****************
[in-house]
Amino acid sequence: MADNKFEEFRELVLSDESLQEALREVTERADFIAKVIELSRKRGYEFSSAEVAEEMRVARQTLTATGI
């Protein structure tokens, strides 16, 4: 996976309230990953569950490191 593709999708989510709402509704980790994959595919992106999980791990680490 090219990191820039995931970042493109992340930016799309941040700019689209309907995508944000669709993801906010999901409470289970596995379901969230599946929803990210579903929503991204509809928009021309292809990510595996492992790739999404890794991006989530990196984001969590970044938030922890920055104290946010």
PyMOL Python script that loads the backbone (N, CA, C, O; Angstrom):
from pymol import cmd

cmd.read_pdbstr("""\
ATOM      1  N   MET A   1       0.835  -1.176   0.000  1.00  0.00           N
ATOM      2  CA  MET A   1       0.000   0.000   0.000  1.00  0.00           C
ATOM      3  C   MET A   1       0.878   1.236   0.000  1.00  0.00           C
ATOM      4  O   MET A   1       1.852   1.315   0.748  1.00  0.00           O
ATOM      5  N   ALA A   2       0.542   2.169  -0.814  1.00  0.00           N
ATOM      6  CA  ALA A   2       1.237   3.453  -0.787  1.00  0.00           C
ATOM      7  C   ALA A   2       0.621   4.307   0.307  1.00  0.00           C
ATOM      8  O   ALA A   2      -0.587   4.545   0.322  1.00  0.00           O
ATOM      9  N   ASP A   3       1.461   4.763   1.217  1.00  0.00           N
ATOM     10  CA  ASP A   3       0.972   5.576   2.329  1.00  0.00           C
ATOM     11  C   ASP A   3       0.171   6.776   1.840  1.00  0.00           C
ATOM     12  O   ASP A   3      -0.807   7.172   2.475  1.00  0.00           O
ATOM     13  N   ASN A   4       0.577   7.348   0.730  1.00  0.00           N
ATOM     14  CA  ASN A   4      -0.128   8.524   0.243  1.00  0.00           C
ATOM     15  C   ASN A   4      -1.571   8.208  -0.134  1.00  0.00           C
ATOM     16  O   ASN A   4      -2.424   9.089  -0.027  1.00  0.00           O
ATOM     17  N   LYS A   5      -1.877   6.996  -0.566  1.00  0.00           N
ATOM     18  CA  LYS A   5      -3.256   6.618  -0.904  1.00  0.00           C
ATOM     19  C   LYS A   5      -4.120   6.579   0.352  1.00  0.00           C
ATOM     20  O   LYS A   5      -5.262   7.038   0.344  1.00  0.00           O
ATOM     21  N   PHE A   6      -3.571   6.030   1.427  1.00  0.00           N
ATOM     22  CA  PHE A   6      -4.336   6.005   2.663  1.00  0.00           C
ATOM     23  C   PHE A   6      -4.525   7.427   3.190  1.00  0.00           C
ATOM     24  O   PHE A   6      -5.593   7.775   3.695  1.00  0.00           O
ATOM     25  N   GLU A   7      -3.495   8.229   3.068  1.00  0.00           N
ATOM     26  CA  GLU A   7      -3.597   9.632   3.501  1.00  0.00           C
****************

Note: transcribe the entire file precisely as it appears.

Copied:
[in-house]
Amino acid sequence: MADNKFEEFRELVLSDESLQEALREVTERADFIAKVIELSRKRGYEFSSAEVAEEMRVARQTLTATGI
């Protein structure tokens, strides 16, 4: 996976309230990953569950490191 593709999708989510709402509704980790994959595919992106999980791990680490 090219990191820039995931970042493109992340930016799309941040700019689209309907995508944000669709993801906010999901409470289970596995379901969230599946929803990210579903929503991204509809928009021309292809990510595996492992790739999404890794991006989530990196984001969590970044938030922890920055104290946010």
PyMOL Python script that loads the backbone (N, CA, C, O; Angstrom):
from pymol import cmd

cmd.read_pdbstr("""\
ATOM      1  N   MET A   1       0.835  -1.176   0.000  1.00  0.00           N
ATOM      2  CA  MET A   1       0.000   0.000   0.000  1.00  0.00           C
ATOM      3  C   MET A   1       0.878   1.236   0.000  1.00  0.00           C
ATOM      4  O   MET A   1       1.852   1.315   0.748  1.00  0.00           O
ATOM      5  N   ALA A   2       0.542   2.169  -0.814  1.00  0.00           N
ATOM      6  CA  ALA A   2       1.237   3.453  -0.787  1.00  0.00           C
ATOM      7  C   ALA A   2       0.621   4.307   0.307  1.00  0.00           C
ATOM      8  O   ALA A   2      -0.587   4.545   0.322  1.00  0.00           O
ATOM      9  N   ASP A   3       1.461   4.763   1.217  1.00  0.00           N
ATOM     10  CA  ASP A   3       0.972   5.576   2.329  1.00  0.00           C
ATOM     11  C   ASP A   3       0.171   6.776   1.840  1.00  0.00           C
ATOM     12  O   ASP A   3      -0.807   7.172   2.475  1.00  0.00           O
ATOM     13  N   ASN A   4       0.577   7.348   0.730  1.00  0.00           N
ATOM     14  CA  ASN A   4      -0.128   8.524   0.243  1.00  0.00           C
ATOM     15  C   ASN A   4      -1.571   8.208  -0.134  1.00  0.00           C
ATOM     16  O   ASN A   4      -2.424   9.089  -0.027  1.00  0.00           O
ATOM     17  N   LYS A   5      -1.877   6.996  -0.566  1.00  0.00           N
ATOM     18  CA  LYS A   5      -3.256   6.618  -0.904  1.00  0.00           C
ATOM     19  C   LYS A   5      -4.120   6.579   0.352  1.00  0.00           C
ATOM     20  O   LYS A   5      -5.262   7.038   0.344  1.00  0.00           O
ATOM     21  N   PHE A   6      -3.571   6.030   1.427  1.00  0.00           N
ATOM     22  CA  PHE A   6      -4.336   6.005   2.663  1.00  0.00           C
ATOM     23  C   PHE A   6      -4.525   7.427   3.190  1.00  0.00           C
ATOM     24  O   PHE A   6      -5.593   7.775   3.695  1.00  0.00           O
ATOM     25  N   GLU A   7      -3.495   8.229   3.068  1.00  0.00           N
ATOM     26  CA  GLU A   7      -3.597   9.632   3.501  1.00  0.00           C